Jilly: Books That Put The World To Rights

When you’re feeling down, do you use fiction to restore your emotional equilibrium? I know I do.

Many of my friends, on both sides of the pond and on differing sides of the political divide, are feeling angry and/or depressed at the state of our world right now. They’re responding in a variety of ways, but the one thing they have in common is that almost all of them are finding their balance by losing themselves for an hour or two in a well-chosen and usually much-loved book.

Some people find catharsis in a story where the good guys smite the baddies and justice prevails. Sometimes I want smiting. Usually I prefer something gentler, upbeat, a fun story in a world where smarts, humor, kindness and generosity triumph.

Austen, Heyer, Pratchett and Crusie are bankers for me, but we’ve talked about them at length here, so chances are you already know whether they do it for you.

With that in mind, I’d like to share three recently-discovered favorites, in the hope that you might find them as restorative as I do.

The Kingpin of Camelot—Cassandra Gannon
A light, twisted and entertaining mash-up of well-known fairytale characters in an alternative Camelot where people are born Good or Bad. Good Folk (who are not all good) are privileged, while Bad Folk (who are not all bad) form the underclass. Following the untimely death of King Arthur, his evil regent The Scarecrow seeks to marry Queen Guinevere and claim the throne for himself. Gwen, who is Good, needs to protect her daughter, which she does by marrying Midas, the biggest, smartest, Baddest gangster in Camelot. This story has contracts, magic, humor, snark, battles, a child who is the antithesis of a plot moppet, a heroine with sweaty stable boy fantasies, a world put to rights and a fabulous Happy Ever After.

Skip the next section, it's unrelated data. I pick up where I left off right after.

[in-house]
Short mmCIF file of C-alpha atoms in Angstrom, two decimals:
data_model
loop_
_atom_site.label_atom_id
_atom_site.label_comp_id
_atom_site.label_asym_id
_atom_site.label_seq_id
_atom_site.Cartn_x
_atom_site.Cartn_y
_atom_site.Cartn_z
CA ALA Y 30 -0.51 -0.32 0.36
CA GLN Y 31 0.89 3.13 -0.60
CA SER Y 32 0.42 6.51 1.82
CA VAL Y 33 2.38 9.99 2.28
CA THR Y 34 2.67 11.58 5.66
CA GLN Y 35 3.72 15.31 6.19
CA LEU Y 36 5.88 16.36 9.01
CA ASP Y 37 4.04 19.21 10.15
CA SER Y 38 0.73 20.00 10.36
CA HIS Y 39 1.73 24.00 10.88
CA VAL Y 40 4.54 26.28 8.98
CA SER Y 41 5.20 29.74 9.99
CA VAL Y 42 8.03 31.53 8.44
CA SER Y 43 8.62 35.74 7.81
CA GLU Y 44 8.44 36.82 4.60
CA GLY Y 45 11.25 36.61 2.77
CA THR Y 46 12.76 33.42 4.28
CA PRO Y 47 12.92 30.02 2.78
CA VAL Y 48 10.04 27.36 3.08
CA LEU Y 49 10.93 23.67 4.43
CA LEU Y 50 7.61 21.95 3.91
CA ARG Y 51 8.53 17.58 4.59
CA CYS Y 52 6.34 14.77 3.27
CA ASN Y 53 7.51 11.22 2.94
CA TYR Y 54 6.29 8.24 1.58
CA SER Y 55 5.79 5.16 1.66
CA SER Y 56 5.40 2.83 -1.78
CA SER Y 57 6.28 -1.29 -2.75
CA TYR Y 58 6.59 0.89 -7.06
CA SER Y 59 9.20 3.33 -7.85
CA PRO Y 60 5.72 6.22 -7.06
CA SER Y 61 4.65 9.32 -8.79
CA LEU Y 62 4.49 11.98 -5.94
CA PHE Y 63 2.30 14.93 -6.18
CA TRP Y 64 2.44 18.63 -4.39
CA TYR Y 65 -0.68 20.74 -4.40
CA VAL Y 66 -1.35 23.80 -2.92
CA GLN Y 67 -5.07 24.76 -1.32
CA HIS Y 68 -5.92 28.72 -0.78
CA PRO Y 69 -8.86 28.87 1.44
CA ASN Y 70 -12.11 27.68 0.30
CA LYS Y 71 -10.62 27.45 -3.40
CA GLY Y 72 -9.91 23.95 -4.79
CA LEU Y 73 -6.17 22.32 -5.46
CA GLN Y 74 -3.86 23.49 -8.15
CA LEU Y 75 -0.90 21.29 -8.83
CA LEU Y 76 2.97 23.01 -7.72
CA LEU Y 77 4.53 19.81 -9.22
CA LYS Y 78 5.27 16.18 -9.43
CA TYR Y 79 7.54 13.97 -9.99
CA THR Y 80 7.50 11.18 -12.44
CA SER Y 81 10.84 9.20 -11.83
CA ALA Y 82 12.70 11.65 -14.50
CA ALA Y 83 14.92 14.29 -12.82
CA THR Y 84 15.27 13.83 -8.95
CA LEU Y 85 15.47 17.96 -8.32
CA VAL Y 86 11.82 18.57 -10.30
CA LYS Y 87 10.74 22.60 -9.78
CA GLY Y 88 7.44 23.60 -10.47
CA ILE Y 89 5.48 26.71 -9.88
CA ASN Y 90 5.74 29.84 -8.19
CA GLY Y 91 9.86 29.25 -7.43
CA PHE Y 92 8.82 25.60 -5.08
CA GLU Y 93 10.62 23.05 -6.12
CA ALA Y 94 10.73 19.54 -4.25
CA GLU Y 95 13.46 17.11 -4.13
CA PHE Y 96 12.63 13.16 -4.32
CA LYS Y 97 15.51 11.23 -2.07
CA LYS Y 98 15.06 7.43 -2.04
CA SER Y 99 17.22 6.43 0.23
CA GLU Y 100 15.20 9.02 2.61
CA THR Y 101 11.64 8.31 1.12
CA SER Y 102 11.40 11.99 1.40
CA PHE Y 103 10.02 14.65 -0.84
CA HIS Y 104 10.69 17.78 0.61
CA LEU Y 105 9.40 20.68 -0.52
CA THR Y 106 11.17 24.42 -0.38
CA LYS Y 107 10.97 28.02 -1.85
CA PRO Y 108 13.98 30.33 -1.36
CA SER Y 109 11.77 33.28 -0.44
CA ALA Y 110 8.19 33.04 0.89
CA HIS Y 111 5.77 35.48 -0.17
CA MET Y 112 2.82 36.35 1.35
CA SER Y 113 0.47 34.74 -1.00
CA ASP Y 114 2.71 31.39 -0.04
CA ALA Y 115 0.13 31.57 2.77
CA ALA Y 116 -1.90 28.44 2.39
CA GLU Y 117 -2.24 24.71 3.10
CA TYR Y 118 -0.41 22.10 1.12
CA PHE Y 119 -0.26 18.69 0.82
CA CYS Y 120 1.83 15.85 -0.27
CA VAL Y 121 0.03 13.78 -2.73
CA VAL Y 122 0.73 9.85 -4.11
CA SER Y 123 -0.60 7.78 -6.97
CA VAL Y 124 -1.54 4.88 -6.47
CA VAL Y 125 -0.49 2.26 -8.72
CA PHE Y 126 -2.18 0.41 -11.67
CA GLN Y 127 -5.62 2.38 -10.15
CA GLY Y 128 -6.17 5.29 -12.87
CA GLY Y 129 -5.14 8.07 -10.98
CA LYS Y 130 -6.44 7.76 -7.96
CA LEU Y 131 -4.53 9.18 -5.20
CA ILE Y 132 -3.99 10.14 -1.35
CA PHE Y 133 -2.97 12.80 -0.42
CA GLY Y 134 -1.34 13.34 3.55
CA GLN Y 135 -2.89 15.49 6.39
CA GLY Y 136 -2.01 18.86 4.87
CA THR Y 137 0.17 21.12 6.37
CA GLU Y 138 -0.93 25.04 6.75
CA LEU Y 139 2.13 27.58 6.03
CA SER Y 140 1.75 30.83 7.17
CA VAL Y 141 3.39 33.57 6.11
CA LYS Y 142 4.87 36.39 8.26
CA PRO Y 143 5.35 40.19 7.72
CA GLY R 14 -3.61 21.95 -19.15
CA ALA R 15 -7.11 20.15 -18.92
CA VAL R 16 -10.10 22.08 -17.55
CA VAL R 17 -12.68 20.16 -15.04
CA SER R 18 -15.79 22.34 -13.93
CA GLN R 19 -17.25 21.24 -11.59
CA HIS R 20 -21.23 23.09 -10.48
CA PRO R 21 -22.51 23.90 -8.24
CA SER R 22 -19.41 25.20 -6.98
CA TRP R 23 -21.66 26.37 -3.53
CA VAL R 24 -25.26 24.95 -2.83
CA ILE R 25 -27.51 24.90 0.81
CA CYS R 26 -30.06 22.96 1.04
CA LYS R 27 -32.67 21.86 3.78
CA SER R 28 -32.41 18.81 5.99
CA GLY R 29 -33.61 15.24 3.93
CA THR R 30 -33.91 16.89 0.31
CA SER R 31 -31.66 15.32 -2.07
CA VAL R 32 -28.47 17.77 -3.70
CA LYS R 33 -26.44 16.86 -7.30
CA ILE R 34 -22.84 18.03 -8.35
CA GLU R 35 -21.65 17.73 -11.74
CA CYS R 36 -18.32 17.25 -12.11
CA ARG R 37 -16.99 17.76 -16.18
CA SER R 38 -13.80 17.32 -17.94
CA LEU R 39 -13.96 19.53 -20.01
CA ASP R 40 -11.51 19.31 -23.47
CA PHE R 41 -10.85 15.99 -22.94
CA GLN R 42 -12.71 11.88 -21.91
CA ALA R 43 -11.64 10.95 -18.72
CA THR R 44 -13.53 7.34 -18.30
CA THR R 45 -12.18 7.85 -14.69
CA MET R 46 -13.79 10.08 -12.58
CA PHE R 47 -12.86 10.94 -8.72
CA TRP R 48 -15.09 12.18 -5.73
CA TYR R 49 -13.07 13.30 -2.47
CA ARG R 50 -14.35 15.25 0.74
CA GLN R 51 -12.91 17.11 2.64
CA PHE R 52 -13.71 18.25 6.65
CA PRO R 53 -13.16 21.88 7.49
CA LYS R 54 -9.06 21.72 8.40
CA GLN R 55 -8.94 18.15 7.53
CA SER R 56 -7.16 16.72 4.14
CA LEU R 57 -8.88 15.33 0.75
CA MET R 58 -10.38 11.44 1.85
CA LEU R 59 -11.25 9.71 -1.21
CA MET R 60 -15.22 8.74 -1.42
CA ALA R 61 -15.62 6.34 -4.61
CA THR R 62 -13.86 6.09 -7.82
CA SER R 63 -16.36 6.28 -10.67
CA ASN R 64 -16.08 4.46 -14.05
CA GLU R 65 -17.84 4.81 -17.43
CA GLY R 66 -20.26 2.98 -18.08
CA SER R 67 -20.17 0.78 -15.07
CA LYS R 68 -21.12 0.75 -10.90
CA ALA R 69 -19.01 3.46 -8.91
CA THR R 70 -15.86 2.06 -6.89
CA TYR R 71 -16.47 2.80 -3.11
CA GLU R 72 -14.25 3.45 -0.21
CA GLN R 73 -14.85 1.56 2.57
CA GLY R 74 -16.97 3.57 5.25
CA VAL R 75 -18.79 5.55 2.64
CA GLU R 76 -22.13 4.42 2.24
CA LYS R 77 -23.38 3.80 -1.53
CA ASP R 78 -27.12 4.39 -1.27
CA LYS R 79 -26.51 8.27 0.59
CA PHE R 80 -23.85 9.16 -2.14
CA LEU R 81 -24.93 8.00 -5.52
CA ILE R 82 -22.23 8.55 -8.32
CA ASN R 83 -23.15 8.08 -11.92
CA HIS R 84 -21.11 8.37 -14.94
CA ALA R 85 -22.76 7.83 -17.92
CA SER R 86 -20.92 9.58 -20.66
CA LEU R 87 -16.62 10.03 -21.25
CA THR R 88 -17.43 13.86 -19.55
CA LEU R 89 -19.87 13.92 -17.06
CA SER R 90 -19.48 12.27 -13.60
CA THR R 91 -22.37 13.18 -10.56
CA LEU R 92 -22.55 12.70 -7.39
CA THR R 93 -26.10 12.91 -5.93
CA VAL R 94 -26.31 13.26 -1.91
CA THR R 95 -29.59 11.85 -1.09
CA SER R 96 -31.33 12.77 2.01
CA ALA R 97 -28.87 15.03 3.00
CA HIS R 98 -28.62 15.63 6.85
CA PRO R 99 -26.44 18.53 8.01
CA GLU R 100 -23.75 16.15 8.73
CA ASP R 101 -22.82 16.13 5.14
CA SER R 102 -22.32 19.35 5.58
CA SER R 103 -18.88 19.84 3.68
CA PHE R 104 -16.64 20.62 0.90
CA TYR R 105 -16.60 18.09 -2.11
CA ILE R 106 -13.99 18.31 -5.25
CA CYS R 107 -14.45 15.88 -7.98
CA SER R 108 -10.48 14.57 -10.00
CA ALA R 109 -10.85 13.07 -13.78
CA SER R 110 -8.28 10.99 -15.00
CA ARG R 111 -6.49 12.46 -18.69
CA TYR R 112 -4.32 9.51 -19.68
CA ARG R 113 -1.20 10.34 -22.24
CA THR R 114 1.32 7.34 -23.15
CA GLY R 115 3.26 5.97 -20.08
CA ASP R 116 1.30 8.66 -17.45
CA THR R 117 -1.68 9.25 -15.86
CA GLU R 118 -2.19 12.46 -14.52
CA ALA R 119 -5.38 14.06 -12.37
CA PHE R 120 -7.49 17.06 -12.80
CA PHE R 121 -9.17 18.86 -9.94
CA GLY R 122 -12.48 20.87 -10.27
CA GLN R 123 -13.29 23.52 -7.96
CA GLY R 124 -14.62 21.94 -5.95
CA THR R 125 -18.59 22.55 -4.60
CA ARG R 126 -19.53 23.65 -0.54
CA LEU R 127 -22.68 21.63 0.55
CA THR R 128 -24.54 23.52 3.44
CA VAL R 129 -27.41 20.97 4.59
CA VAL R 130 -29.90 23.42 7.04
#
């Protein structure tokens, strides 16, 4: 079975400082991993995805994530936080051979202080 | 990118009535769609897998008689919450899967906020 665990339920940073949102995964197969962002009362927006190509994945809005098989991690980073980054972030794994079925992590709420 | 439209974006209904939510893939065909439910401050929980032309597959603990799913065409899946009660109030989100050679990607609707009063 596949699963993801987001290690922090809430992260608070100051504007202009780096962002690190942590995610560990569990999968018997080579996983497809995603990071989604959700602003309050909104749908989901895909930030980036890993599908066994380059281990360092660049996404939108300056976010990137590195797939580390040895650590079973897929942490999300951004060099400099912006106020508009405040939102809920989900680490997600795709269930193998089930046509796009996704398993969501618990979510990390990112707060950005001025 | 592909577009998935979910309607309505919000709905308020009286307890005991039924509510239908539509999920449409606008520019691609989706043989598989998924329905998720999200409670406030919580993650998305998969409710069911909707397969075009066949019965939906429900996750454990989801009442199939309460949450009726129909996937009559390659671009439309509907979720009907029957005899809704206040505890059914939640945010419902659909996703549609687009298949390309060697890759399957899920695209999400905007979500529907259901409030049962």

Tsumiko and the Enslaved Fox—Forthright
Tsumiko, a teacher at St Midori’s School of the Heavenly Lights, unexpectedly inherits a fabulous estate, a huge fortune, and a butler. Argent is a fox in human form, a powerful trickster who is magically bound to obey Tsumiko. Argent needs Tsumiko for his own survival, but he resents and possibly hates her for it (he’s tricky, so you can’t be sure exactly what he hates). Tsumiko is the first of Argent’s owners to reject the idea that one person should be able to own another. With implacable determination she sets out to free him, uses her new-found wealth and power to build a caring and diverse community, finds a purpose in life and earns lasting love. This book is as delicious as a cup of top notch hot chocolate on a cold day. It hits all my pleasure buttons and I’m eagerly anticipating the second book in the Amaranthine Saga, Kimiko and the Accidental Proposal, which goes on sale in a week or so. Continue reading

Nancy: The Power of Women’s Stories

A few weeks ago, I had one of those strange juxtapositions that sometimes happens in life. While many in the US and across the world were riveted to the broadcast of US Senate testimony, I was immersed in a deep-dive workshop with writing mentor Jennie Nash. While I was submersed in discussions about the value of women’s narratives, pundits were debating whether one woman’s narrative should have any impact on a lifetime appointment to the US Supreme Court. And while my friends and I were celebrating the many opportunities for women to publish their stories in this day and age, one woman was painstakingly recounting her own personal story in the public square. A story that was ultimately whitewashed and dismissed by an all-male panel of senators.

For many of us, it was one hell of an emotional week. Continue reading

Kay: How Romance Novels Can Reinvent Religion

From the Hot & Bothered podcast site

The first time I heard a feminist definition of a romance novel (female author writes a book celebrating values of love, compassion, community, and friendship, with a female protagonist who fights for what she wants and gets it), I was hooked. Those books were for me.

Can romance novels create a new feminist dynamic? I don’t know. But women and men read romances for the hope they offer, the comfort they give, and the values they aspire to. That’s good enough for me. And if they help create a new feminist dynamic, well, that’s just icing on the cake.